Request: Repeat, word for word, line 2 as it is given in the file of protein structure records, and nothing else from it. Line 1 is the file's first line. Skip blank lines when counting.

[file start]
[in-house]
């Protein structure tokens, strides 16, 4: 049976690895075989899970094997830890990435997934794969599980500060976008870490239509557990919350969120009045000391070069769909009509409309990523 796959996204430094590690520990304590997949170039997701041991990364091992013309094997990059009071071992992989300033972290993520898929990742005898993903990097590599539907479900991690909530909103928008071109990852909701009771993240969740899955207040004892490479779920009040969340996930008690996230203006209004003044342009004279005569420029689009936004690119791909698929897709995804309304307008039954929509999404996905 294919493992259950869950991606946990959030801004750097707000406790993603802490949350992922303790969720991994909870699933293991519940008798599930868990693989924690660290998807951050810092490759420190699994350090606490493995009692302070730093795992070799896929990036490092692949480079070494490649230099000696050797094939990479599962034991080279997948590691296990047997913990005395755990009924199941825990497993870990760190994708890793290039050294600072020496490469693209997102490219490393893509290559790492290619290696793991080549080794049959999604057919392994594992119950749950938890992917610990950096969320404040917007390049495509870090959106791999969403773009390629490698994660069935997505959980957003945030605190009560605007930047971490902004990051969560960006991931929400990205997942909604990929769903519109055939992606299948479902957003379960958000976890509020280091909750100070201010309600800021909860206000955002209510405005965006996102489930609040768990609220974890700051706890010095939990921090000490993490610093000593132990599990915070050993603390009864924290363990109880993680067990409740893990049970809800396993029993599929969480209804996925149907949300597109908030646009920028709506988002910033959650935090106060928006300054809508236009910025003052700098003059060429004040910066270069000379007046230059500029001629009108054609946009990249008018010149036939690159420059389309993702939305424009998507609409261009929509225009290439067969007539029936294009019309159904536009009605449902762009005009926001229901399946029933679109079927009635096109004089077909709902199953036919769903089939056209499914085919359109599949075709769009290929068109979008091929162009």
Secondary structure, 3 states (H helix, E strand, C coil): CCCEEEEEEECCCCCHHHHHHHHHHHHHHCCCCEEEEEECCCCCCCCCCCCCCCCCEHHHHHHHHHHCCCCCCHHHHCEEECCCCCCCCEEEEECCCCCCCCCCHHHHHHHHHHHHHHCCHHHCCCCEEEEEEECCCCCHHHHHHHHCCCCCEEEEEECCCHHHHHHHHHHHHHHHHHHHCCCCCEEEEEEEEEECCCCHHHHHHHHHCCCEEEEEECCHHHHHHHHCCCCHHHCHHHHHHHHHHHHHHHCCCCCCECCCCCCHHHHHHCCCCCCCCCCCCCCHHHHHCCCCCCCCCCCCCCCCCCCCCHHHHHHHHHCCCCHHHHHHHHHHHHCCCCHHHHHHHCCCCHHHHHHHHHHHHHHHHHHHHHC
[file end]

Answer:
């Protein structure tokens, strides 16, 4: 049976690895075989899970094997830890990435997934794969599980500060976008870490239509557990919350969120009045000391070069769909009509409309990523 796959996204430094590690520990304590997949170039997701041991990364091992013309094997990059009071071992992989300033972290993520898929990742005898993903990097590599539907479900991690909530909103928008071109990852909701009771993240969740899955207040004892490479779920009040969340996930008690996230203006209004003044342009004279005569420029689009936004690119791909698929897709995804309304307008039954929509999404996905 294919493992259950869950991606946990959030801004750097707000406790993603802490949350992922303790969720991994909870699933293991519940008798599930868990693989924690660290998807951050810092490759420190699994350090606490493995009692302070730093795992070799896929990036490092692949480079070494490649230099000696050797094939990479599962034991080279997948590691296990047997913990005395755990009924199941825990497993870990760190994708890793290039050294600072020496490469693209997102490219490393893509290559790492290619290696793991080549080794049959999604057919392994594992119950749950938890992917610990950096969320404040917007390049495509870090959106791999969403773009390629490698994660069935997505959980957003945030605190009560605007930047971490902004990051969560960006991931929400990205997942909604990929769903519109055939992606299948479902957003379960958000976890509020280091909750100070201010309600800021909860206000955002209510405005965006996102489930609040768990609220974890700051706890010095939990921090000490993490610093000593132990599990915070050993603390009864924290363990109880993680067990409740893990049970809800396993029993599929969480209804996925149907949300597109908030646009920028709506988002910033959650935090106060928006300054809508236009910025003052700098003059060429004040910066270069000379007046230059500029001629009108054609946009990249008018010149036939690159420059389309993702939305424009998507609409261009929509225009290439067969007539029936294009019309159904536009009605449902762009005009926001229901399946029933679109079927009635096109004089077909709902199953036919769903089939056209499914085919359109599949075709769009290929068109979008091929162009």